All the 11th Chords
One of the Most Exciting Chord Types You'll Ever Learn...
Hello again, and welcome to the next lesson. I hope you are enjoying learning about all the chords in the world -- and we're going to cover them ALL before we're done -- you'll know more about chords than 99% of the people in the world -- believe it or not, it's true.
In this class, we first learned about major 6th chords. They are 4-note chords -- the root, 3rd, 5th -- just like a major chord, but you also add the 6th degree of the scale to the major triad. The 6th is ALWAYS one whole step above the 5th -- never a half step -- so they are real easy to find. If you need to review major 6th chords, or any of these chords, just click on the appropriate button above. Then we changed those major 6th chords into minor 6th chords just by altering the 3rd 1/2 step -- in other words, a minor triad with a 6th on top. Then we took up 7th chords -- very important chords, because they move you from one tonal base to another tonal base. In other words, when we move from the C chord to the F chord, we often use C7 between the two as a "connector."After that we learned about major 7th chords, and finally, 9th chords.
Today we're going to learn to form an 11th chord. It's just like the 9th chord, except you move your left thumb up from the 3rd of the chord to the 4th -- which in this case is known as the 11th, because it includes a 9th and a 7th under it. So:
An 11th Chord = Get your chord in 2nd inversion,
add the 7th and 9th, and also add the 11th
Dominant Eleventh chord
C11 Gm7/C C7sus4
A Dominant Eleventh Chord adds an 11th above the root of a dominant ninth chord. However, in jazz performance the 3rd is ordinarily omitted from the dominant eleventh chord, although the chord symbol does not specify the omitted 3rd. Using slash mark notation, this same chord may also be called Gm7/C. This non-harmonic bass tone slash mark symbolization has the advantage of guaranteering that the 3rd will be omitted. Furthermore, since a C7sus4 utilizes the notes of a C11 or Gm7/C, thus creating the same chord quality, all three symbols are used interchangeably in leadsheets. Note that the C7sus4 chord symbolization also guarantee that the 3rd will be omitted.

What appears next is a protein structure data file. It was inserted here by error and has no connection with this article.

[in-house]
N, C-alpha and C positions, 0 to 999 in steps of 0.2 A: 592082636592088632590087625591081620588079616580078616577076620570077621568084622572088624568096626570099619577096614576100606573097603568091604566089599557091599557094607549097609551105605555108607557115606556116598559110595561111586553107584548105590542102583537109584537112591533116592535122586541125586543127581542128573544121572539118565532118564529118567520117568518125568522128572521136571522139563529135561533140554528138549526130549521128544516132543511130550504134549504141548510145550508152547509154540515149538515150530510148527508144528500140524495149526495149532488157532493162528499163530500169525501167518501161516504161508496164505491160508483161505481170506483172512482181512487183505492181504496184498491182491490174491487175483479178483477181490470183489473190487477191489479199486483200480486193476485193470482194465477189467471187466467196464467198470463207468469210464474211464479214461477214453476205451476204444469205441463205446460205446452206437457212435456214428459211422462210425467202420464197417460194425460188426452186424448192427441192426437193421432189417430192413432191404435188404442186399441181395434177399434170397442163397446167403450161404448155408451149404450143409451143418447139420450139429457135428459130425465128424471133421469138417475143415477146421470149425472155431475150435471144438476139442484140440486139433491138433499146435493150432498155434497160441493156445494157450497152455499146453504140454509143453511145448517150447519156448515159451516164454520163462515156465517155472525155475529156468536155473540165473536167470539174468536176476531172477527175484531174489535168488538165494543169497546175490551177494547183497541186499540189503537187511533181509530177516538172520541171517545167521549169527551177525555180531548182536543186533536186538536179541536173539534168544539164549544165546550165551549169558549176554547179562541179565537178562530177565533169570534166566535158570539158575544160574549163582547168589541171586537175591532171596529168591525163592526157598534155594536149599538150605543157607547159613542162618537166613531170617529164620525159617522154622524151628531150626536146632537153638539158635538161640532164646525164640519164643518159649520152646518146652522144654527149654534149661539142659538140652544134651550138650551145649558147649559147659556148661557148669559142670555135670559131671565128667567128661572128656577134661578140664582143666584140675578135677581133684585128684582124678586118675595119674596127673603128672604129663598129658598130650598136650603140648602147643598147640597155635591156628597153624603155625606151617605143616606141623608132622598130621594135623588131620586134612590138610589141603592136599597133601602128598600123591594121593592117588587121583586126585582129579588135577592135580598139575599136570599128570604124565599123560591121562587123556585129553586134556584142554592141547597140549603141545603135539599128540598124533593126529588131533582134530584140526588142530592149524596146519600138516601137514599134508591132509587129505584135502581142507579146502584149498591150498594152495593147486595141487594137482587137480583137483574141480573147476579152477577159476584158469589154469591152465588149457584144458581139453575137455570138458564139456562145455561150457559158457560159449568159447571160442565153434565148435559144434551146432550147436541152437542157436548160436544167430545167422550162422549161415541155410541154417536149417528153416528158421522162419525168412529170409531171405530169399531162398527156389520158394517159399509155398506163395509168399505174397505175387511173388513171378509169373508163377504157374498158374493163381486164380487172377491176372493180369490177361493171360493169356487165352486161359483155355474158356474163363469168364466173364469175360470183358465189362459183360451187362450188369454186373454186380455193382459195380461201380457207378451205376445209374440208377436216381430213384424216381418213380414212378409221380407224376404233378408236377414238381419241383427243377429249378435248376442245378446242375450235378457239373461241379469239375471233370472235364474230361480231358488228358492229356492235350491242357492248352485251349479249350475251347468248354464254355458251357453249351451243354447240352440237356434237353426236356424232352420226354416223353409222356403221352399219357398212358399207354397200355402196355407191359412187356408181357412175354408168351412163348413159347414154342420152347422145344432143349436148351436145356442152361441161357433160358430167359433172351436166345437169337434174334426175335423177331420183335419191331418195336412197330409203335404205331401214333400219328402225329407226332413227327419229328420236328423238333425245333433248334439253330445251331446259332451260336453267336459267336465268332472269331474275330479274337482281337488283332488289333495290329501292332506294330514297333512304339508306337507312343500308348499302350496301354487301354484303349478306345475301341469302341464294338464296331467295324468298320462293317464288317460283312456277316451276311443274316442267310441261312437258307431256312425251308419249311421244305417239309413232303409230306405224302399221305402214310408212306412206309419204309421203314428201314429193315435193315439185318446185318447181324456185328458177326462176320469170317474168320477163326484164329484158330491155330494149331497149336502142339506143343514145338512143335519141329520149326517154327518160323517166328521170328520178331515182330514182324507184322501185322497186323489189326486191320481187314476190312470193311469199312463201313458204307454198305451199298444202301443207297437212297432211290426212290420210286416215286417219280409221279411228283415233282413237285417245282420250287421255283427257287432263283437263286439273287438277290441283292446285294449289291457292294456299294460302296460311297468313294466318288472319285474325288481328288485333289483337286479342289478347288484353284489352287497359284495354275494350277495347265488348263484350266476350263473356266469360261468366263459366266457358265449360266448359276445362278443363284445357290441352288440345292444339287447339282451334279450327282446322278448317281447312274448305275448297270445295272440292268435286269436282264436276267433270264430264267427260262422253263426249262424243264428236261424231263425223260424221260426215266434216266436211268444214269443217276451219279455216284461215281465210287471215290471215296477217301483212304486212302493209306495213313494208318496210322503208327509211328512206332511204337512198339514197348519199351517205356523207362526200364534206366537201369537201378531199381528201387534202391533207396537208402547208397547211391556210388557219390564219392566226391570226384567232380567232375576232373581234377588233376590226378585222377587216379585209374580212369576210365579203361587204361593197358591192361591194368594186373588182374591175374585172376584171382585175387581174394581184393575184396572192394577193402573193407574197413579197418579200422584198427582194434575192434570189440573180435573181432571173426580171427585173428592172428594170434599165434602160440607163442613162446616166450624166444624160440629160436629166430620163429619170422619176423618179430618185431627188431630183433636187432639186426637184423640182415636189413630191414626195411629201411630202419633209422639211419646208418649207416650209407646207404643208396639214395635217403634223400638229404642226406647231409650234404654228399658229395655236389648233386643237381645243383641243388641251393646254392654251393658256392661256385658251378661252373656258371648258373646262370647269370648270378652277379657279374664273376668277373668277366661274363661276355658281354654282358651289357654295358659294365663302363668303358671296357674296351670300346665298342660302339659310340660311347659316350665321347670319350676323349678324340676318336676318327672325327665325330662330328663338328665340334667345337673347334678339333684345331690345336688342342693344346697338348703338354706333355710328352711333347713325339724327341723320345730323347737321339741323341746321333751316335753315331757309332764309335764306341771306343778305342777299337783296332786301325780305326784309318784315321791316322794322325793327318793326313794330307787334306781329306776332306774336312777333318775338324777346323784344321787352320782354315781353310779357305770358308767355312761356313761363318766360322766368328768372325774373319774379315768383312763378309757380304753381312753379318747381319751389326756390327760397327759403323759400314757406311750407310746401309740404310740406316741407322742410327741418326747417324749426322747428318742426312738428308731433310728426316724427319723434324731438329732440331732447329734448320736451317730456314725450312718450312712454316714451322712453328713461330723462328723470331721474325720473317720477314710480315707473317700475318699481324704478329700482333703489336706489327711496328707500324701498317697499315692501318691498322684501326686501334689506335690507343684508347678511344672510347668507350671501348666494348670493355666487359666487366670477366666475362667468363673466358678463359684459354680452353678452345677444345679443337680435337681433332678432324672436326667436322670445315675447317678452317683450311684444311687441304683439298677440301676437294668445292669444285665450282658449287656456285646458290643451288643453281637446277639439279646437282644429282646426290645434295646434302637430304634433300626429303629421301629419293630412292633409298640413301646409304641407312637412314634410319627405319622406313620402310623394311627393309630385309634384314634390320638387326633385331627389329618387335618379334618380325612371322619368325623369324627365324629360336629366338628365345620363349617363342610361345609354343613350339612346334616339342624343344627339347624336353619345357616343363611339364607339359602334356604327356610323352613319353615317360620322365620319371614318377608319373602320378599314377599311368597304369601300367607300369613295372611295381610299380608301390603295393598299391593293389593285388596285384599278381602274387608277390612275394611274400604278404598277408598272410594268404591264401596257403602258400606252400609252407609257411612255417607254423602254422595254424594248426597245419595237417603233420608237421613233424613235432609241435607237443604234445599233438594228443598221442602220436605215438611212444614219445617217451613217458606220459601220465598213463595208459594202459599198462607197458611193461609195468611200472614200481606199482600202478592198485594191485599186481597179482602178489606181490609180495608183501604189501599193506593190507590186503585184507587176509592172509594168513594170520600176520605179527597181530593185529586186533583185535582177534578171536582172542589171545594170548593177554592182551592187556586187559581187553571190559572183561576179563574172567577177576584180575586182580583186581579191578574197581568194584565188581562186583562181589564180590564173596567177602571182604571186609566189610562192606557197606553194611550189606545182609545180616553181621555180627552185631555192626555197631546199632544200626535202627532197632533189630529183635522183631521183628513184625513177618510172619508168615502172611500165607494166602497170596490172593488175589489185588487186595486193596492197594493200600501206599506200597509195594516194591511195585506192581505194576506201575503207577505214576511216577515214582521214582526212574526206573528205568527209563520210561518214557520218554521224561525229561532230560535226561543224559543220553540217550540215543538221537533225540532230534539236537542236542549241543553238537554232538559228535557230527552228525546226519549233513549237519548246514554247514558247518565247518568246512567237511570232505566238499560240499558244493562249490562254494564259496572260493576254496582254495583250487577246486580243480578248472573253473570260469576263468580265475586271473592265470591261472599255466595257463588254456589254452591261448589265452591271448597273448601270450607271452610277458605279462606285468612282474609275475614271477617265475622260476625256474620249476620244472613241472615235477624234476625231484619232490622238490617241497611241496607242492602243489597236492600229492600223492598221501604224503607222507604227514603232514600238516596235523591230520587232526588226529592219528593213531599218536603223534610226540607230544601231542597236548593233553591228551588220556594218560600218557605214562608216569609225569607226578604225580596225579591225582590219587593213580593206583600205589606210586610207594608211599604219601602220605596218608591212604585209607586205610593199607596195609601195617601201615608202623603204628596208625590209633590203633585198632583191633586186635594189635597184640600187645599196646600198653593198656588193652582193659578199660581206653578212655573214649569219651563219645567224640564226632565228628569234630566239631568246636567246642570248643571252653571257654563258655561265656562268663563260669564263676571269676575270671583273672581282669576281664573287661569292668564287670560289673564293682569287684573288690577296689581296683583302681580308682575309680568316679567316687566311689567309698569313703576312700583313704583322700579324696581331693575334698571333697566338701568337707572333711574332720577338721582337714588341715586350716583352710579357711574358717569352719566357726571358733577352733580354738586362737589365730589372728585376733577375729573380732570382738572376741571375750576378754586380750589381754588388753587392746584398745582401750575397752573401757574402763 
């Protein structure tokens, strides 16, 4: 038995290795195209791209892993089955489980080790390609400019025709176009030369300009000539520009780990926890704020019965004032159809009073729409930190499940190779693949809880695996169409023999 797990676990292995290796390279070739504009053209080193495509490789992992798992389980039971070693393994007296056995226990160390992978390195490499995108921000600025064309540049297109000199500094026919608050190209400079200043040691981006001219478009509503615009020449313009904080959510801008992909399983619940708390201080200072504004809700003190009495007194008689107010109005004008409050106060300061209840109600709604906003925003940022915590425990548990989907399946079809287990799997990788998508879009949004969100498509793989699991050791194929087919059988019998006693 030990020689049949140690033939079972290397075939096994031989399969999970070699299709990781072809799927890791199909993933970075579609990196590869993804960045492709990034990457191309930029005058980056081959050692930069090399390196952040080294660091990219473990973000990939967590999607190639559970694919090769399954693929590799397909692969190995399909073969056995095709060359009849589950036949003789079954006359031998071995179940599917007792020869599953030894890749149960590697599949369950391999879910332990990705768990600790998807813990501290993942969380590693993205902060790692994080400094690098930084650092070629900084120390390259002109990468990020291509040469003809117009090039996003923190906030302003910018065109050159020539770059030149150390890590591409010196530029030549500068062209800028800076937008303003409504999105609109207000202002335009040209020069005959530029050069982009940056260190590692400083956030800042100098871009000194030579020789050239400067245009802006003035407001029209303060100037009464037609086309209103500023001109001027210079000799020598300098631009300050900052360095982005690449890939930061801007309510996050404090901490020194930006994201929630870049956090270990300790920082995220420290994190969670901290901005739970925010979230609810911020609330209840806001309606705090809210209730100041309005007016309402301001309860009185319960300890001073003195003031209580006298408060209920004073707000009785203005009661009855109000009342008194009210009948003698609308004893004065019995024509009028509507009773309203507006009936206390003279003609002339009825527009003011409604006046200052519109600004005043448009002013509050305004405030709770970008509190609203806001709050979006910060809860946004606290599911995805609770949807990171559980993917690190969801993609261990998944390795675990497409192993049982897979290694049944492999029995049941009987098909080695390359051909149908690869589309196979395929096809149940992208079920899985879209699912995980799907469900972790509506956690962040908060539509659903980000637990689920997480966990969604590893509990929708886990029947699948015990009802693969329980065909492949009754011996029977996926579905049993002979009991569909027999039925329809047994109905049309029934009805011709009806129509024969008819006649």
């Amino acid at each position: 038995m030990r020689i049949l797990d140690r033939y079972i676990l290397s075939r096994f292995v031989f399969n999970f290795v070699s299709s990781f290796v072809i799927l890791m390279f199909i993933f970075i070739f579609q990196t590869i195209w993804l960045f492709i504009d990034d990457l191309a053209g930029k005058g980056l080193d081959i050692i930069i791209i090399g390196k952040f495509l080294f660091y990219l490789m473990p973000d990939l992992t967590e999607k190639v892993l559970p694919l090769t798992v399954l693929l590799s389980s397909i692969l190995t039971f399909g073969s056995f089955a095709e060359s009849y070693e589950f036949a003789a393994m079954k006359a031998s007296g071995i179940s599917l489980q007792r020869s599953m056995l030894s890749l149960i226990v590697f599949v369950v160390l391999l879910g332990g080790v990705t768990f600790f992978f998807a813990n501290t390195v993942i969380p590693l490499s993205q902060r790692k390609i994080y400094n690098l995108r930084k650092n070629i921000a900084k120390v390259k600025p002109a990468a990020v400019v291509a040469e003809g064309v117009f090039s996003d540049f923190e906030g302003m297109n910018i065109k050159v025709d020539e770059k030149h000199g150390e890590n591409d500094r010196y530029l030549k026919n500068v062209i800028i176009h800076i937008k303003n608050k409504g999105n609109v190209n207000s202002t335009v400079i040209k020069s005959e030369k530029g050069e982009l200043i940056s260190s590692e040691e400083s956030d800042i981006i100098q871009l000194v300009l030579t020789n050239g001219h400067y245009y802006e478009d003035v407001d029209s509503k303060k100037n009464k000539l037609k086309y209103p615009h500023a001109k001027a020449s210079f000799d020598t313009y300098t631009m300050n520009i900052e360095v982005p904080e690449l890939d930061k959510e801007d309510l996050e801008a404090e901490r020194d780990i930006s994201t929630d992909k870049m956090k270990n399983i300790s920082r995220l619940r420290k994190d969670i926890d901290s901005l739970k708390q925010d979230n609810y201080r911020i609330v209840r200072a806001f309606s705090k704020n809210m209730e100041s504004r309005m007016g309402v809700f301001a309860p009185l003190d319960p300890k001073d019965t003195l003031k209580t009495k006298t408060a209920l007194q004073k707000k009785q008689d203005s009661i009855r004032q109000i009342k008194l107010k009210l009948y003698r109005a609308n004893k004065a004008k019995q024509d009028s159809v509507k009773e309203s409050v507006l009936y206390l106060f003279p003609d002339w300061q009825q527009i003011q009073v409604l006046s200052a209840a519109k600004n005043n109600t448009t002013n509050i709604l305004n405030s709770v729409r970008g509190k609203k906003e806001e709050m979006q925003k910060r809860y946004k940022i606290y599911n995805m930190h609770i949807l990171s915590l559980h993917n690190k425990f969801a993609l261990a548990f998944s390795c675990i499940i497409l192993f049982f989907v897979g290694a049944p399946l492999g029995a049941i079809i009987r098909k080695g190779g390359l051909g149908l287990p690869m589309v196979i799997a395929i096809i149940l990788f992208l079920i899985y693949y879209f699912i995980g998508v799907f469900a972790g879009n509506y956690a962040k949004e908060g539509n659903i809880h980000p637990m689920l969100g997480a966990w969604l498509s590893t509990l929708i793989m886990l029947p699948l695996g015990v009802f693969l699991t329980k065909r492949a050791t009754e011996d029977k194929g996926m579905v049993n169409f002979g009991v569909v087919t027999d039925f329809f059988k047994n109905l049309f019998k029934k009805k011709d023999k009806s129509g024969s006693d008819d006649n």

Source: How to Play Chord Symbols in Jazz and Popular Music, by Lee Evans and Martha Baker
PSR Note: on the PSR-2000, if you are in full keyboard mode, playing the C with your left hand and Gm7 with your right hand will show up as Gm7/C. If you play C, skip the E, and play Gm7, within the same octave as the C, Yamaha interprets this as Gm711 . You can play Gm7 in the root position and add the C above the F and the PSR sees this as Gm711. This is true for all minor seventh chords. It does not work for the 7th chords, that is, play G7 and add C and you will not get the G11th chord. In fact, there is no way to get any 11th chord directly. G11 would have to be Dm7/G. -- Joe Waters
Here's what 11th chords look like on the staff: (Remember that accidentals carry over in each measure!)
The lowest note in each case is the root of the chord -- even though I have shown them above directly under the chord, be sure to play that note before you play the chord, and use your sustain pedal to "hook the two parts together."
Go through all 12 major chords, inverting every one. Then go through all the 12 minor chords, inverting each one up and down the keyboard -- hands alone, then hands together. Then go through all 12 diminished chords, inverting each one up and down the keyboard -- each hand alone, then together. Then play the 12 augmented chords, up and down the keyboard. Then skip around from major to minor to diminished to augmented, etc.
Then add minor 6th chords to your repertoire of chords. They are shown in root position above, but you know that you can turn them upside down 'till the cows come home -- invert them -- so go to it! And then add 7th chords and their inversions....then major 7th chords.....then 9th chords, and now, 11th chords.
Do you feel like you're getting a handle on chords yet? You ought to -- I know we're going slowly, but chords are SO important that you absolutely MUST master them if you are ever going to play the piano like you hope to!
So here's our revised chord scorecard:
12 major and 12 minor chords with 3 inversions
12 diminished and 12 augmented chords with 3 inversions
12 major 6th and 12 minor 6th chords with 4 inversions
12 7th and 12 Maj7 chords with 4 inversions
12 9th and 12 11th chords with 4 inversions*
all of which means you can now play
In one octave, yet!
Are you doing great, or what?
Next week we will add 12 more chords to our growing list of chords we can play by adding 13th chords to our stash. (Actually 60 more chords, since each 5-note chord such as a 13th can be inverted 5 ways -- root position, 1st inversion, 2nd inversion, 3rd inversion, and 4th inversion!)